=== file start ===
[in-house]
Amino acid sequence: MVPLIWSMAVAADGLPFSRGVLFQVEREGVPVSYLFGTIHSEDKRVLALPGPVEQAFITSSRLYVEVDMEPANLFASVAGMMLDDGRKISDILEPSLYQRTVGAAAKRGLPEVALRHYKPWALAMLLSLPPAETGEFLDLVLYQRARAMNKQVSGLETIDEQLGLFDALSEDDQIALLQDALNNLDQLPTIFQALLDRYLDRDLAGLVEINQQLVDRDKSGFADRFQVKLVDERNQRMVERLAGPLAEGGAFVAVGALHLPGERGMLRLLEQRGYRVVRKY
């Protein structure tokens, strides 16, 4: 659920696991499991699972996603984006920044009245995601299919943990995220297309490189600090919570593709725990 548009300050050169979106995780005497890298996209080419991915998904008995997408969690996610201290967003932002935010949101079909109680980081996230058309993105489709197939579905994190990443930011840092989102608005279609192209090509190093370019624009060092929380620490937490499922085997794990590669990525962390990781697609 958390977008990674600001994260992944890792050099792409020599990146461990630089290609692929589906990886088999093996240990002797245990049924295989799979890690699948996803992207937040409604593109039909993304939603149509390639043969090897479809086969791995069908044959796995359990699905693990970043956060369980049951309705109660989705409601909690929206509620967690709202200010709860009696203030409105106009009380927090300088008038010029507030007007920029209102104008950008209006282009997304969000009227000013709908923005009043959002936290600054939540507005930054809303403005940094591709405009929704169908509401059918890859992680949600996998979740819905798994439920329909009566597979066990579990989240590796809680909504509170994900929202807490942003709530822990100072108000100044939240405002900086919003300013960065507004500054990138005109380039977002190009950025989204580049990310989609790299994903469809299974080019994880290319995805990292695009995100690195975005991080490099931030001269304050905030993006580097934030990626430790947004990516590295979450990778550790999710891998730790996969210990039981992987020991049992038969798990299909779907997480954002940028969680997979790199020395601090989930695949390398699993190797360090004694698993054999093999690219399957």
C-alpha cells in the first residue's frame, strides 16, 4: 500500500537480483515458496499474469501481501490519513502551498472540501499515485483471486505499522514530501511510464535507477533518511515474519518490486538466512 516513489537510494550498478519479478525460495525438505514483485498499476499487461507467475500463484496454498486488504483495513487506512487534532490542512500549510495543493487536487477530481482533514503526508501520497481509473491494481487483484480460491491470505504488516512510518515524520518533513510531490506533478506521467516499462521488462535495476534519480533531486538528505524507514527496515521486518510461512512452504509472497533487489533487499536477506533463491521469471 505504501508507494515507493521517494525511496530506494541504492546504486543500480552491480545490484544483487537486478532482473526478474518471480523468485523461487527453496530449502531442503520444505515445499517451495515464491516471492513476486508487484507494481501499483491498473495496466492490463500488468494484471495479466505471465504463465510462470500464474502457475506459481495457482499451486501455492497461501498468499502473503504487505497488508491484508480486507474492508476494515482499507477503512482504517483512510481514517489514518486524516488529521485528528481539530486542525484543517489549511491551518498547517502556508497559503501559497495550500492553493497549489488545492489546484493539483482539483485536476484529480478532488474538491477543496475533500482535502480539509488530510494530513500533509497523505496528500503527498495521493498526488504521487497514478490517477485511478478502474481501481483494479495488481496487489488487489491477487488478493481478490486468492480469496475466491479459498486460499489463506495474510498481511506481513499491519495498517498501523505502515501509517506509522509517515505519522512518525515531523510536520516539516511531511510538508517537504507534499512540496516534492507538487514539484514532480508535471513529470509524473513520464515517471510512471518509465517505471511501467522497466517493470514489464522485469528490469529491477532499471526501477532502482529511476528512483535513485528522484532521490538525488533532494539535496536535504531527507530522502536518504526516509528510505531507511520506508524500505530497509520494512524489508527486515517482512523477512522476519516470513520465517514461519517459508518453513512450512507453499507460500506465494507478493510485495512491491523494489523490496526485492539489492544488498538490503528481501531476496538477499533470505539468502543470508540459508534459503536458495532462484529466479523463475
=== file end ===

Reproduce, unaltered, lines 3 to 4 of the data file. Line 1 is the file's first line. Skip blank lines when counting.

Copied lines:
């Protein structure tokens, strides 16, 4: 659920696991499991699972996603984006920044009245995601299919943990995220297309490189600090919570593709725990 548009300050050169979106995780005497890298996209080419991915998904008995997408969690996610201290967003932002935010949101079909109680980081996230058309993105489709197939579905994190990443930011840092989102608005279609192209090509190093370019624009060092929380620490937490499922085997794990590669990525962390990781697609 958390977008990674600001994260992944890792050099792409020599990146461990630089290609692929589906990886088999093996240990002797245990049924295989799979890690699948996803992207937040409604593109039909993304939603149509390639043969090897479809086969791995069908044959796995359990699905693990970043956060369980049951309705109660989705409601909690929206509620967690709202200010709860009696203030409105106009009380927090300088008038010029507030007007920029209102104008950008209006282009997304969000009227000013709908923005009043959002936290600054939540507005930054809303403005940094591709405009929704169908509401059918890859992680949600996998979740819905798994439920329909009566597979066990579990989240590796809680909504509170994900929202807490942003709530822990100072108000100044939240405002900086919003300013960065507004500054990138005109380039977002190009950025989204580049990310989609790299994903469809299974080019994880290319995805990292695009995100690195975005991080490099931030001269304050905030993006580097934030990626430790947004990516590295979450990778550790999710891998730790996969210990039981992987020991049992038969798990299909779907997480954002940028969680997979790199020395601090989930695949390398699993190797360090004694698993054999093999690219399957």
C-alpha cells in the first residue's frame, strides 16, 4: 500500500537480483515458496499474469501481501490519513502551498472540501499515485483471486505499522514530501511510464535507477533518511515474519518490486538466512 516513489537510494550498478519479478525460495525438505514483485498499476499487461507467475500463484496454498486488504483495513487506512487534532490542512500549510495543493487536487477530481482533514503526508501520497481509473491494481487483484480460491491470505504488516512510518515524520518533513510531490506533478506521467516499462521488462535495476534519480533531486538528505524507514527496515521486518510461512512452504509472497533487489533487499536477506533463491521469471 505504501508507494515507493521517494525511496530506494541504492546504486543500480552491480545490484544483487537486478532482473526478474518471480523468485523461487527453496530449502531442503520444505515445499517451495515464491516471492513476486508487484507494481501499483491498473495496466492490463500488468494484471495479466505471465504463465510462470500464474502457475506459481495457482499451486501455492497461501498468499502473503504487505497488508491484508480486507474492508476494515482499507477503512482504517483512510481514517489514518486524516488529521485528528481539530486542525484543517489549511491551518498547517502556508497559503501559497495550500492553493497549489488545492489546484493539483482539483485536476484529480478532488474538491477543496475533500482535502480539509488530510494530513500533509497523505496528500503527498495521493498526488504521487497514478490517477485511478478502474481501481483494479495488481496487489488487489491477487488478493481478490486468492480469496475466491479459498486460499489463506495474510498481511506481513499491519495498517498501523505502515501509517506509522509517515505519522512518525515531523510536520516539516511531511510538508517537504507534499512540496516534492507538487514539484514532480508535471513529470509524473513520464515517471510512471518509465517505471511501467522497466517493470514489464522485469528490469529491477532499471526501477532502482529511476528512483535513485528522484532521490538525488533532494539535496536535504531527507530522502536518504526516509528510505531507511520506508524500505530497509520494512524489508527486515517482512523477512522476519516470513520465517514461519517459508518453513512450512507453499507460500506465494507478493510485495512491491523494489523490496526485492539489492544488498538490503528481501531476496538477499533470505539468502543470508540459508534459503536458495532462484529466479523463475